This will be the hardest job I've ever had to take over but I am very, very pleased and looking forward to the challenge. The bottom has been out of most of the clubs' trousers as far as the position they are in the league - all of a sudden, I'm taking over a team that's fourth in the Championship and flying. It's a difficult one. I do feel I have taken a difficult job because of the expectation-level. Plus, there's also the old onion that you should never go back to try again. But I feel very comfortable with coming back. I think I can fit right back in again, and the chairman and I have a relationship that means I am looking forward to working with him again. I'm just hoping to be honest, to make sure supporters know where I'm coming from. There was no way I would have left for any other standard than the Premier League. I've been to the Show. I've had a wee taste. I've pitted my wits against the top men. I think everybody has that ambition in them. Had it been even another Championship team, I wouldn't even have contemplated leaving because I have a dream for this football club, a long-term dream to take it where it would like to go. From then on, politics has been very much a part of my problems at every football club. The one good thing that I have done since I've been away is that I pride myself that I have left teams I took over in a better shape than when I took them over. So, at least I've done a professional job at every club. At Southampton, I had Rupert Lowe, who things didn't work out with; at Sheffield Wednesday, I got promotion and then had a taste of the naughty side of football. Then, at Swindon, it's been very zany, getting promotion and then having four months of turmoil when people have been taking over the football club, then not taking over the football club. Finances were very low, there was an embargo of players so you can't sign anyone - then, you wake up last Sunday and, lo and behold, we're three points outside of the play-offs.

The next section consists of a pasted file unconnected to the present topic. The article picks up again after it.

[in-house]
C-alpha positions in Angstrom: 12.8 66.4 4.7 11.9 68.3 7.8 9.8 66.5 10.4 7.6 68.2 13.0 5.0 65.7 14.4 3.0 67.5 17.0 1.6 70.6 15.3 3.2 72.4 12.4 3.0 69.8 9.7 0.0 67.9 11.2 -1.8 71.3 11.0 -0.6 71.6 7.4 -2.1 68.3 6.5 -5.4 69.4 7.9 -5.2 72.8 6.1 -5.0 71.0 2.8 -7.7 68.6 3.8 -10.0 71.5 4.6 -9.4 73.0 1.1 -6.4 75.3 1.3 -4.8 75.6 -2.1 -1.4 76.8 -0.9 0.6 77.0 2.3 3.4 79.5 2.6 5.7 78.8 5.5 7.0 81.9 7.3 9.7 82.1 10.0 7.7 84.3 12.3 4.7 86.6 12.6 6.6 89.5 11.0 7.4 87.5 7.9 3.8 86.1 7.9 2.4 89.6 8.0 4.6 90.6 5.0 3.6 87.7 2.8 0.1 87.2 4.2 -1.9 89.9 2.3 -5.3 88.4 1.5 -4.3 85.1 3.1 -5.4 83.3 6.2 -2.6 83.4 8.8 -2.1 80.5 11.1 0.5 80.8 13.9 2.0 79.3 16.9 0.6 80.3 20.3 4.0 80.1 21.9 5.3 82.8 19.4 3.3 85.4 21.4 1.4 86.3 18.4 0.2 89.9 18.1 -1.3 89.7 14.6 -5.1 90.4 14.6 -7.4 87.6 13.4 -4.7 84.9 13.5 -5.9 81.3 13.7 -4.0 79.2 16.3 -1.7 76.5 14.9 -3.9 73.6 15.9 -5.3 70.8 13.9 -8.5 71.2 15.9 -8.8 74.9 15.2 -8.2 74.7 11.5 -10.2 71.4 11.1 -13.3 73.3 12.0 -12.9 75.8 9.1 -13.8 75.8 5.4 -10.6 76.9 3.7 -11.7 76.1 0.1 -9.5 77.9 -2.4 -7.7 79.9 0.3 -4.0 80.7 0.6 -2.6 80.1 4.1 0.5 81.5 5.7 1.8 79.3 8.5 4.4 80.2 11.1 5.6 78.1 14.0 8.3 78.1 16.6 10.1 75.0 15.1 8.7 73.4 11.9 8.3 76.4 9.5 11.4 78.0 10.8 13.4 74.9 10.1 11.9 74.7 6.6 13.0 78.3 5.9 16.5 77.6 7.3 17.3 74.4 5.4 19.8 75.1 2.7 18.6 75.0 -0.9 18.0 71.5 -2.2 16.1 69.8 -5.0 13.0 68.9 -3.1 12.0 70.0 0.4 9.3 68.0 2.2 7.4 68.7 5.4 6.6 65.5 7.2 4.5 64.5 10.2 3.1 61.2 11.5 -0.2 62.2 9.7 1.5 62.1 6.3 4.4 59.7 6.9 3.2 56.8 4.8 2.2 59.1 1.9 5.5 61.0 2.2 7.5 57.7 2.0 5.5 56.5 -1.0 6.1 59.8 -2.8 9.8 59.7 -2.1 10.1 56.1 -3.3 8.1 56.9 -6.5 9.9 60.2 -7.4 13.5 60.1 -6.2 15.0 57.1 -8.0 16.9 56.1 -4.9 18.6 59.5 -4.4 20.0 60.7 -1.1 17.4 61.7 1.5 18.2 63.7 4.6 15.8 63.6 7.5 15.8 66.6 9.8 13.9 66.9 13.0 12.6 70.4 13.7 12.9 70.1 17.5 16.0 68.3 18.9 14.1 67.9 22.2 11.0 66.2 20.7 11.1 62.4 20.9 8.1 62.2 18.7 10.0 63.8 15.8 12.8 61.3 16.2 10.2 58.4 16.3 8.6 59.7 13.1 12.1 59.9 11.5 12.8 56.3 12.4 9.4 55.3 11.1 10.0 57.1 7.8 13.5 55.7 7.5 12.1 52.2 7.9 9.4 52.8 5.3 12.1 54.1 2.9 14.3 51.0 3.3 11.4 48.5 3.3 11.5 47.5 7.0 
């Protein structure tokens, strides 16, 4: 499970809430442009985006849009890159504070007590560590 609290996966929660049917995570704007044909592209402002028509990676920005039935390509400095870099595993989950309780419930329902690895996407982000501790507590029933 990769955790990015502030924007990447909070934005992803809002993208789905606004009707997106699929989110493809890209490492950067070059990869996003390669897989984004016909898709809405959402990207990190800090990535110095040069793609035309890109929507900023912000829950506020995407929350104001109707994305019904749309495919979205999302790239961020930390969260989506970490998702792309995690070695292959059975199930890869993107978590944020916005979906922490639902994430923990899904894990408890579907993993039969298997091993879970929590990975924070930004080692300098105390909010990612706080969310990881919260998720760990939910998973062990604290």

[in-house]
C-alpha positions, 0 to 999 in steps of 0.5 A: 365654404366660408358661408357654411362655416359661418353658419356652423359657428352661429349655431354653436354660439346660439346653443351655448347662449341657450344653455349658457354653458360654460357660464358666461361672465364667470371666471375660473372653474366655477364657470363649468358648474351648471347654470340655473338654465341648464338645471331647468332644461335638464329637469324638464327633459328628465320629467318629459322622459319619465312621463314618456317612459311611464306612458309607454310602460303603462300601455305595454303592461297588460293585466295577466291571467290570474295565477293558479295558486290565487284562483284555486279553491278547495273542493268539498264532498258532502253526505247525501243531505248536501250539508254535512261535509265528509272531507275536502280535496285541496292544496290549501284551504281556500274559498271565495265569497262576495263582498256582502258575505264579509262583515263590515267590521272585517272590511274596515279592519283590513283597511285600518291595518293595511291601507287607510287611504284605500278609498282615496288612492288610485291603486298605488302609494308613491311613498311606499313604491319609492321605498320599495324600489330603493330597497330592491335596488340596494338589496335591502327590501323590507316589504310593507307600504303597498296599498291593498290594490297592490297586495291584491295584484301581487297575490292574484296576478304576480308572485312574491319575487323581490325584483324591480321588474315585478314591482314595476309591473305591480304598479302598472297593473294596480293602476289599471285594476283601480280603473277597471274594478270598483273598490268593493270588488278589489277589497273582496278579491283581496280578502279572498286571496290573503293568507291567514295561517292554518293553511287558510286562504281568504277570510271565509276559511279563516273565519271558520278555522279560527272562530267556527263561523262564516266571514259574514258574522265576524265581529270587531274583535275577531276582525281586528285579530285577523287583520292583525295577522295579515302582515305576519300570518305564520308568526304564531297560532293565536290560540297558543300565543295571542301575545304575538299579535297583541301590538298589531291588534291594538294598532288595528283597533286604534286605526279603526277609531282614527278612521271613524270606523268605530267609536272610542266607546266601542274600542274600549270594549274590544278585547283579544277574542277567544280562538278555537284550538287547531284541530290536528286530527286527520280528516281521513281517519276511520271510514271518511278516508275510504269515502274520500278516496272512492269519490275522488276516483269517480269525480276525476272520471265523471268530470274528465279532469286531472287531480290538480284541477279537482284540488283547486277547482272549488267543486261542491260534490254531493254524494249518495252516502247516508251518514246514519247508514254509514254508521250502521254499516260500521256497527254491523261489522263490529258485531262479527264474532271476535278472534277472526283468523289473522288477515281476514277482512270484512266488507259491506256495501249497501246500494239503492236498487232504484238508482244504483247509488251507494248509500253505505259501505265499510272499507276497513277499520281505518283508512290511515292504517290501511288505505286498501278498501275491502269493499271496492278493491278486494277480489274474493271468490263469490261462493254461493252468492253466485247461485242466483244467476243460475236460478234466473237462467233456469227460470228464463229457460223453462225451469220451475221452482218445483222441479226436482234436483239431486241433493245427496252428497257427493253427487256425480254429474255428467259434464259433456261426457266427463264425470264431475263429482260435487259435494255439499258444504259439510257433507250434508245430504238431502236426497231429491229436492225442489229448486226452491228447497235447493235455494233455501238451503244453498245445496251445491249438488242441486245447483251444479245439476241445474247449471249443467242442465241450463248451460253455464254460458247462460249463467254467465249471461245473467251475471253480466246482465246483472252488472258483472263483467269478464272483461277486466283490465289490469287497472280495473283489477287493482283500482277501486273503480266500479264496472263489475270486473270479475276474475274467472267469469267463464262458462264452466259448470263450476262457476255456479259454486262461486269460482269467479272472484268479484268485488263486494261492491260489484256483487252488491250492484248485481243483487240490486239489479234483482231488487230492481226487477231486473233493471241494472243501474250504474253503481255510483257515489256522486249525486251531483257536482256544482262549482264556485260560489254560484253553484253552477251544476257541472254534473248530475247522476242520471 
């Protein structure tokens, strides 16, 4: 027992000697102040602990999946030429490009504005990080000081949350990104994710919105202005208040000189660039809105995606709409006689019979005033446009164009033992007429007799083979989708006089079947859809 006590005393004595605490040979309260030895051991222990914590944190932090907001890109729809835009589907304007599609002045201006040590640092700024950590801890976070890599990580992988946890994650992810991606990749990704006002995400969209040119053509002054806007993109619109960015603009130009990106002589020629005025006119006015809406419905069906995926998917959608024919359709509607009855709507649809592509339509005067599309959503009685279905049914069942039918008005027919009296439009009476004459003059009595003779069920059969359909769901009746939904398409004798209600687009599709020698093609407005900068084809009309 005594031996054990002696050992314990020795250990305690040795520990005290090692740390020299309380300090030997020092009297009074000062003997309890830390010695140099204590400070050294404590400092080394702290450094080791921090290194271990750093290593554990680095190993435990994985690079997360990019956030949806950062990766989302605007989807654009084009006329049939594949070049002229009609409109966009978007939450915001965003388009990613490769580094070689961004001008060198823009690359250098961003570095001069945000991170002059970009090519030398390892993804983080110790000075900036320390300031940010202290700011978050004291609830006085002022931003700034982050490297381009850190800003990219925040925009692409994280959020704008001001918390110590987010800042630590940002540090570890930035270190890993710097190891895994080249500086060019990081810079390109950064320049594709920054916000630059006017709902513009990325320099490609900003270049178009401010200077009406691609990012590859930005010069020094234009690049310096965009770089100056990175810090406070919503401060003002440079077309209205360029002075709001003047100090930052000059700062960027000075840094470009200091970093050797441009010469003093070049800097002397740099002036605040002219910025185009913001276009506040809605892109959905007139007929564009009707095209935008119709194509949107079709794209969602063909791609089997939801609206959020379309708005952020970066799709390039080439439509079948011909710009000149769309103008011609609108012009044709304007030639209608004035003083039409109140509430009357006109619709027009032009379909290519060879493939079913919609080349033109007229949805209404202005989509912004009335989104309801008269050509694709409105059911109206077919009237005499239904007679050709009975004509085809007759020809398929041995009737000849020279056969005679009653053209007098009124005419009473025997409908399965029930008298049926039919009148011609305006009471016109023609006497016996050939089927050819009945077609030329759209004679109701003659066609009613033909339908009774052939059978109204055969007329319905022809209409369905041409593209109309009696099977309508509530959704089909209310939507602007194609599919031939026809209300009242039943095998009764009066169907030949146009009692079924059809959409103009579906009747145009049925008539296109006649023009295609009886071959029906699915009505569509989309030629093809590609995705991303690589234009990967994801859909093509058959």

The glowing way he refers to Stapleton, the pledge of a long-term approach and the very fact of his return are all tantamount, in my mind, to him admitting that he had made a very bad mistake in leaving in the first case. His return reminds me of the Biblical parable about The Prodigal Son (Luke 15:11-32 (New International Version)):